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Melbourne University Publishing
Dr Shireen Morris is a constitutional lawyer and postdoctoral fellow at the University of Melbourne where she focuses on indigenous constitutional recognition. Hailing from Fijian-Indian immigrant parents who made their home in Melbourne, Morris worked for seven years on the Uluru Statement from the Heart, a statement that is controversial in terms of recognition of First Peoples with the Australian Constitution. Her book, Radical Heart is an exploration of her involvement in the campaign for constitutional recognition.
The Uluru Statement from the Heart came from a constitutional convention supported by the Referendum Council, a bipartisan council jointly appointed by then prime minister Malcolm Turnbull and opposition leader Bill Shorten. Though there was a focus on the calls to alter the Constitution in recognition of Aboriginal and Torres Strait Islander people the statement also called for reform around legislative change with the creation of a Makarrata Commission which would supervise agreements between the government and indigenous groups as well as the promotion of truth-telling in regard to indigenous culture, law, customs and, of course, the effects of colonialism.
Makarrata is a Yolngu word meaning “coming together after a struggle”, the name is suitable considering the injustices of the past.
Early on in Radical Heart, Morris announces that the lack of First People’s inclusion and participation in politics and the lack of Constitutional recognition is due in equal parts to politics as well as a “lack of morally courageous leadership”. Morris argues for the need for consistent and strong advocacy for indigenous recognition in the Australian Constitution, which would also require the formation of a constitutionally guaranteed indigenous advisory body, the Makarrata Commission. Makarrata is a Yolngu word meaning “coming together after a struggle”, the name is suitable considering the injustices of the past. Moving through the book it is not hard to see why Morris positions this statement front and centre given the complexities of the topic, and the voices involved – seemingly at times competing with each other.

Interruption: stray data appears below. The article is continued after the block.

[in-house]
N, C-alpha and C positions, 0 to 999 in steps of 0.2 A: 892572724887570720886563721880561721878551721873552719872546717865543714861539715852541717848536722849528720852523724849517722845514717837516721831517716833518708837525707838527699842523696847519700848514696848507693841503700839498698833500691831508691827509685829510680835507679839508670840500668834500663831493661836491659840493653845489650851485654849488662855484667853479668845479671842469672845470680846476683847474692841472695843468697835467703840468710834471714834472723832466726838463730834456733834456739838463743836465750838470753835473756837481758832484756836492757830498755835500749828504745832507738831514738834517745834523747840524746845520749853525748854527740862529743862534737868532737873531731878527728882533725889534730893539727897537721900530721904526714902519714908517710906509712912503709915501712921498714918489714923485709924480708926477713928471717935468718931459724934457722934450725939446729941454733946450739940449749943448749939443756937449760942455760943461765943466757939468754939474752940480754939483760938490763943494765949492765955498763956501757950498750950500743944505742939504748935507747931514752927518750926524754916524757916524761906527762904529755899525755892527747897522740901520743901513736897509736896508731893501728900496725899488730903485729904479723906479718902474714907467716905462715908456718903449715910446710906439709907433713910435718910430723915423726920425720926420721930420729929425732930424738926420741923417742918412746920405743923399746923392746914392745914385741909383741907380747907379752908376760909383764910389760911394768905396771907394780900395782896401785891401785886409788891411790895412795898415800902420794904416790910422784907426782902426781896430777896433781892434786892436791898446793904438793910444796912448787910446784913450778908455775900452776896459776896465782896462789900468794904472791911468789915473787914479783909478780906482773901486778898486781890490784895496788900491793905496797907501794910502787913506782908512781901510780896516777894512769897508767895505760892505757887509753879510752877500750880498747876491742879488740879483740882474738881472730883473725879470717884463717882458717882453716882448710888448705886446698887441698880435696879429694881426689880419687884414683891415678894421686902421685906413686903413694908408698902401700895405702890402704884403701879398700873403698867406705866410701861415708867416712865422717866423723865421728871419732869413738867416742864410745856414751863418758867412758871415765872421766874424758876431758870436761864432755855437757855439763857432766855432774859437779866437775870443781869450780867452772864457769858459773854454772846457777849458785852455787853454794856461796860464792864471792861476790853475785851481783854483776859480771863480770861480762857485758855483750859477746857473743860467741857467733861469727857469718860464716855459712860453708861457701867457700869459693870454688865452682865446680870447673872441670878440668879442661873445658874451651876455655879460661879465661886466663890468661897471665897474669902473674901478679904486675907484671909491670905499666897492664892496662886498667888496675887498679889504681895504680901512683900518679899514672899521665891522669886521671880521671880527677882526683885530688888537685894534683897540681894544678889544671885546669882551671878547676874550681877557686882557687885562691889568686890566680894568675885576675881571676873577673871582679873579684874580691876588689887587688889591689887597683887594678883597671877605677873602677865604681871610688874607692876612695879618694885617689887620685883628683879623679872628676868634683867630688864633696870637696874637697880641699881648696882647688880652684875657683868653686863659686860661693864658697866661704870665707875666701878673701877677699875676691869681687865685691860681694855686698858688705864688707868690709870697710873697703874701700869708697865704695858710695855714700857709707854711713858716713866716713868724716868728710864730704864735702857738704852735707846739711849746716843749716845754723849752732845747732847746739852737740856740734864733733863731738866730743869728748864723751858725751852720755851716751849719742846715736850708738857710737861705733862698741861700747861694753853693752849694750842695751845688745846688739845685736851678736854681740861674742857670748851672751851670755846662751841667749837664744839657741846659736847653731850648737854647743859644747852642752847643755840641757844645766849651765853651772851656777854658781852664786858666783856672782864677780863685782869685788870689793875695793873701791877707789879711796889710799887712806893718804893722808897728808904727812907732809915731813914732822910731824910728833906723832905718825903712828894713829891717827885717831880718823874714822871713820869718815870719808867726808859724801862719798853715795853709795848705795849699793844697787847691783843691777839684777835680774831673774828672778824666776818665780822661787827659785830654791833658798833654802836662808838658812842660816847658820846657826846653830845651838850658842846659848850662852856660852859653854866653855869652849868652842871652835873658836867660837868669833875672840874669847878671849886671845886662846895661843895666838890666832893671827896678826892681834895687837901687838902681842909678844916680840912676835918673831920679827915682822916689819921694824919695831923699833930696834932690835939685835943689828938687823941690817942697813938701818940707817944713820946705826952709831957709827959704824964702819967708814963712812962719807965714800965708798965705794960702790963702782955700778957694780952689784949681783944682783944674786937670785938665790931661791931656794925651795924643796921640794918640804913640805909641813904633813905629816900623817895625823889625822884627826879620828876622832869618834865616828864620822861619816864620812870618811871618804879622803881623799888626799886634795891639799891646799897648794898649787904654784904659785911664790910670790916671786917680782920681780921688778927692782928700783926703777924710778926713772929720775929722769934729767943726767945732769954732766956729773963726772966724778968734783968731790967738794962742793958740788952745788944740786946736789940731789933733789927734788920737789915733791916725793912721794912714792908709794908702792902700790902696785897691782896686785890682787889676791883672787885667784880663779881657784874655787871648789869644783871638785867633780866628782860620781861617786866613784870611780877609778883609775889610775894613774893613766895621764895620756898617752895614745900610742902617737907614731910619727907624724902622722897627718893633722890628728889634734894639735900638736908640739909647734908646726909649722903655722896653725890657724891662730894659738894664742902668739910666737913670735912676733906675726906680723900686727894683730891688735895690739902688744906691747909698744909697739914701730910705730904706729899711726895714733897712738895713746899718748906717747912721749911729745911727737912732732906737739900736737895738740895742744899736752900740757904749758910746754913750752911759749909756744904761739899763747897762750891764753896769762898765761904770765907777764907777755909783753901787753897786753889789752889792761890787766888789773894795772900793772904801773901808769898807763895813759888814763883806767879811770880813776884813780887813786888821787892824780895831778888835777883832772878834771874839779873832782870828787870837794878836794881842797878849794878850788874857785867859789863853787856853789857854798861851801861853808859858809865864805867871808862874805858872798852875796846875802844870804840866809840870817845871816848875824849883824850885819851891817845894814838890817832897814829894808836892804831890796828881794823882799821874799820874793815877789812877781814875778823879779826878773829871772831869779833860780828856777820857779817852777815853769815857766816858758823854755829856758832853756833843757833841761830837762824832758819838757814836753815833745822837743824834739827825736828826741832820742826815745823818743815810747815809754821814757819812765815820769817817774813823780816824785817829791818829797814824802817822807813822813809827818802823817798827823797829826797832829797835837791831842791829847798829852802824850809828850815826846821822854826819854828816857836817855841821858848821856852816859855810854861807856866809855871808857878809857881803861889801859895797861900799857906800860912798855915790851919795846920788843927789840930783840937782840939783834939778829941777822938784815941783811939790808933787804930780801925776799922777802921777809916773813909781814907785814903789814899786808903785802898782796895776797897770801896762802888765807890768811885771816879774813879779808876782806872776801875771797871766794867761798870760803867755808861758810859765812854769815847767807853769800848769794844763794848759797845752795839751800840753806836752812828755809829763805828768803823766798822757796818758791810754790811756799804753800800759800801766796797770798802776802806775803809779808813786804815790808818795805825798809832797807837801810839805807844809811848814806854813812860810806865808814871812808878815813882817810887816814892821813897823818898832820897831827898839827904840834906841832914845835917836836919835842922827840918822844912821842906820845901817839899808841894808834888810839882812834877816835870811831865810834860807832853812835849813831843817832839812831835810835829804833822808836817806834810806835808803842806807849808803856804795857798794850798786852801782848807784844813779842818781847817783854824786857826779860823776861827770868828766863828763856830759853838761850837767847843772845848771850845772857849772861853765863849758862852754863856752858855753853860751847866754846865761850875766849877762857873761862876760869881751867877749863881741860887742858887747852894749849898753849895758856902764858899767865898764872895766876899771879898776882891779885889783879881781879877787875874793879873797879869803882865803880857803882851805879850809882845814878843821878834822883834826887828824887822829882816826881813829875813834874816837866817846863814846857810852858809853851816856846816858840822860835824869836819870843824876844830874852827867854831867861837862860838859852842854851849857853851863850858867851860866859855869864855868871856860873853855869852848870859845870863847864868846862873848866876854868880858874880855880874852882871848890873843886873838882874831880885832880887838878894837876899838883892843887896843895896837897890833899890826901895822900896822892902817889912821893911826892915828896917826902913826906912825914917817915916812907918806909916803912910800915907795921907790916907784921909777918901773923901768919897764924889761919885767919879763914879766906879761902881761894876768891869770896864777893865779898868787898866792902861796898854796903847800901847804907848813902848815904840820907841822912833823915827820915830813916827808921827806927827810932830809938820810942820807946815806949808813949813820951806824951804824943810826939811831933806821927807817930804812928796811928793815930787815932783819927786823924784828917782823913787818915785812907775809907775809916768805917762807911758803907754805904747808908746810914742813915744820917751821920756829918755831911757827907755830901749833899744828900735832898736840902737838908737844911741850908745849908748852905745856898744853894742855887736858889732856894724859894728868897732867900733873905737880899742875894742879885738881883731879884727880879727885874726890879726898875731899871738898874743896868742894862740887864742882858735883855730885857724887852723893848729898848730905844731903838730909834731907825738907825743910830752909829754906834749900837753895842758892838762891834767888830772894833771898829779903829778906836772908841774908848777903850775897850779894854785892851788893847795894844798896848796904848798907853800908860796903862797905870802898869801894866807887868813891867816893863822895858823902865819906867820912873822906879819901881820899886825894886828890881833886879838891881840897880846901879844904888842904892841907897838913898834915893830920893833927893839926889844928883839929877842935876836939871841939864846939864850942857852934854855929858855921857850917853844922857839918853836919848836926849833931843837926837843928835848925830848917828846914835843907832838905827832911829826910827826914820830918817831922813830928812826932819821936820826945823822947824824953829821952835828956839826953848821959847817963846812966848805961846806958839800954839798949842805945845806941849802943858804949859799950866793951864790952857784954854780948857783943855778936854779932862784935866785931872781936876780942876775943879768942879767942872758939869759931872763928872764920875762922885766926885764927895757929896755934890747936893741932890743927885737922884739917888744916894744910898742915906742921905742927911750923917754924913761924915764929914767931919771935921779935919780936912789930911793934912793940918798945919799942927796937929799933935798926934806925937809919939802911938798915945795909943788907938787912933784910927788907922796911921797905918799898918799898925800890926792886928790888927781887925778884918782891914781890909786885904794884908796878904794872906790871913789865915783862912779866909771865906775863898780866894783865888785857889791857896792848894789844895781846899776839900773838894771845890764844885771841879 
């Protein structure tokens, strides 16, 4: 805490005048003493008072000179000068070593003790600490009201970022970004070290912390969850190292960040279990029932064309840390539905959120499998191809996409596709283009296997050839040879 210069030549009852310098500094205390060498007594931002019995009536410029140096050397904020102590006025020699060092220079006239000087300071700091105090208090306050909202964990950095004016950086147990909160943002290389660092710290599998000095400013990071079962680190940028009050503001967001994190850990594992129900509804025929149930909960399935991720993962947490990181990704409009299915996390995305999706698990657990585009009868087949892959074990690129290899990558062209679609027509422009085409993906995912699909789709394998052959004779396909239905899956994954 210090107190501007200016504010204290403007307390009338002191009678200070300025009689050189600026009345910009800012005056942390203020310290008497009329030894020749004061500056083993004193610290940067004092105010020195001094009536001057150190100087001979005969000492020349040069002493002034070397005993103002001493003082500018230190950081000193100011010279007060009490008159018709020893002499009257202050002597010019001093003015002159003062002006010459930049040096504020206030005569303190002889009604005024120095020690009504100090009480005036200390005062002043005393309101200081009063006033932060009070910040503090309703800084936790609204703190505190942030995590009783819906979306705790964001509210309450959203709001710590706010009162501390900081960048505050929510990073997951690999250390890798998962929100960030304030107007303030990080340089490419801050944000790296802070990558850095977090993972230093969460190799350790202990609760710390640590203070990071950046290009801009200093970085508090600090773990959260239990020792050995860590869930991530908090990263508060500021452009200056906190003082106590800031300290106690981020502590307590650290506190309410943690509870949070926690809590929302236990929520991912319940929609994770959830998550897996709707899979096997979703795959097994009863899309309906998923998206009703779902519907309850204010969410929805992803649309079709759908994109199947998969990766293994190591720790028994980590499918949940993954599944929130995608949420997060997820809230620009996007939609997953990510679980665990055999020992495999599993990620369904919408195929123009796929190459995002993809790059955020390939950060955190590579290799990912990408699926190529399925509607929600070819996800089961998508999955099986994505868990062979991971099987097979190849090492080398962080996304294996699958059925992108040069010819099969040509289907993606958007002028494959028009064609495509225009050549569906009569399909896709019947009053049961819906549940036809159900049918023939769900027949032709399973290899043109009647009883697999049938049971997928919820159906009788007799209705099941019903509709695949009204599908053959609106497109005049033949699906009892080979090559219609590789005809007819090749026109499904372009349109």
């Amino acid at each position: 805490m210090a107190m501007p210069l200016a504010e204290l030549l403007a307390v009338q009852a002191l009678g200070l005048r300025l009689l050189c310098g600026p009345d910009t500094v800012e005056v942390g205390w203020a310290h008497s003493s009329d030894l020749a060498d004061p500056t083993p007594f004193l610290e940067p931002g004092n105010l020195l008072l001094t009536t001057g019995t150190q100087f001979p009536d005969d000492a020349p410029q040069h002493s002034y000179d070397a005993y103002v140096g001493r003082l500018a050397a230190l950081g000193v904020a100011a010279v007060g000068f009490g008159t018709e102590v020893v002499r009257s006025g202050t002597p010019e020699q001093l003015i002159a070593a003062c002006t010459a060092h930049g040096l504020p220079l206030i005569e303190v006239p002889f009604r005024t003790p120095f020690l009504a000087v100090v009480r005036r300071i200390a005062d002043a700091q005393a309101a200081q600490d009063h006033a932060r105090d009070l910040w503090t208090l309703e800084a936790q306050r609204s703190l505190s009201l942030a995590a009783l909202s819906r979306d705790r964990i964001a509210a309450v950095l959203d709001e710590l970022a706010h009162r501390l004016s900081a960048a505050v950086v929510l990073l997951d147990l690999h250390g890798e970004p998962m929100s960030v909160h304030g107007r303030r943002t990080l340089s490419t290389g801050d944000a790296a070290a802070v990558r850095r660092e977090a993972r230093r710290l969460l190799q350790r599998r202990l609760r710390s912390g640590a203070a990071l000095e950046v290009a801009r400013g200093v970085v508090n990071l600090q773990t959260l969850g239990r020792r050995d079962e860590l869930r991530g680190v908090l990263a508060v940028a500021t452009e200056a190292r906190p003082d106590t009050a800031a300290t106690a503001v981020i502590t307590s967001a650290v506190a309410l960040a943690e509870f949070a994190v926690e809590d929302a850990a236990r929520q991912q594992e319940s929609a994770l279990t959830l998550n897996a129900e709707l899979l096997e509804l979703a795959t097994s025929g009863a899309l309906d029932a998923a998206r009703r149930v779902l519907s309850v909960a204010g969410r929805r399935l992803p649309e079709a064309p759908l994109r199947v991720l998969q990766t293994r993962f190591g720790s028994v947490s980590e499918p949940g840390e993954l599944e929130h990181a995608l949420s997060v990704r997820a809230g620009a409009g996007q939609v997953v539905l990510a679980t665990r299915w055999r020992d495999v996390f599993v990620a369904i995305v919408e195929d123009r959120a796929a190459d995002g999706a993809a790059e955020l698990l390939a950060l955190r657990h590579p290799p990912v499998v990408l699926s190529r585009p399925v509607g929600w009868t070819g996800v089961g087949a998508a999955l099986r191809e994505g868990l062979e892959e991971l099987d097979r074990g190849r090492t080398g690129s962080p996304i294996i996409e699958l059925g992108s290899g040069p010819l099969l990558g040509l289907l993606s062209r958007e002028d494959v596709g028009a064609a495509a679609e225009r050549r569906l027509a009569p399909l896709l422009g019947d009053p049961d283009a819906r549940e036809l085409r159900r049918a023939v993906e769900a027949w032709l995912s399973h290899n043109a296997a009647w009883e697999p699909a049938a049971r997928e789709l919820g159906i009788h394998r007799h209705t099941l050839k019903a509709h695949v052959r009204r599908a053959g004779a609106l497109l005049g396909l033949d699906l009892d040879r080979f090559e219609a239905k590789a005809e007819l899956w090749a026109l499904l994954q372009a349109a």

Radical Heart is an important contribution to understanding the limits of constitutional reform in Australia as well as providing clear insights into exactly why this is required.
Morris’ strength lies in her ability to take readers on an intimate journey into the campaign around the Uluru Statement from the Heart, from personal stories about working with Noel Pearson, member of the Expert Panel on Constitutional Recognition of Indigenous Australians in 2011, who would admonish her work in front of policymakers in a bid to make her consider it more fully; to the delicate and often political tête-à-tête with constitutional defenders, left- and right-leaning politicians and key indigenous experts such as Marcia Langton.
Deeply telling, the lead up to the final chapter in which the Uluru Statement from the Heart is formally rejected sets out the ways in which government opposition and public uncertainty impacted upon recognition of not only the importance of the Statement but also its aims and future impacts on Australian legal, socio-cultural, political and educational frameworks. Radical Heart is an important contribution to understanding the limits of constitutional reform in Australia as well as providing clear insights into exactly why this is required.
Morris succinctly points out six key lies that need to be corrected when analysing governmental rejection of the Statement as being “neither desirable nor capable of winning acceptance at referendum” – collectively they showcase the fundamental misunderstanding of the role that indigenous Australians have within contemporary Australian society. They are at the heart of Australia and without giving the First Peoples a voice firmly enshrined in the Constitution, all Australians cannot move forward as a nation.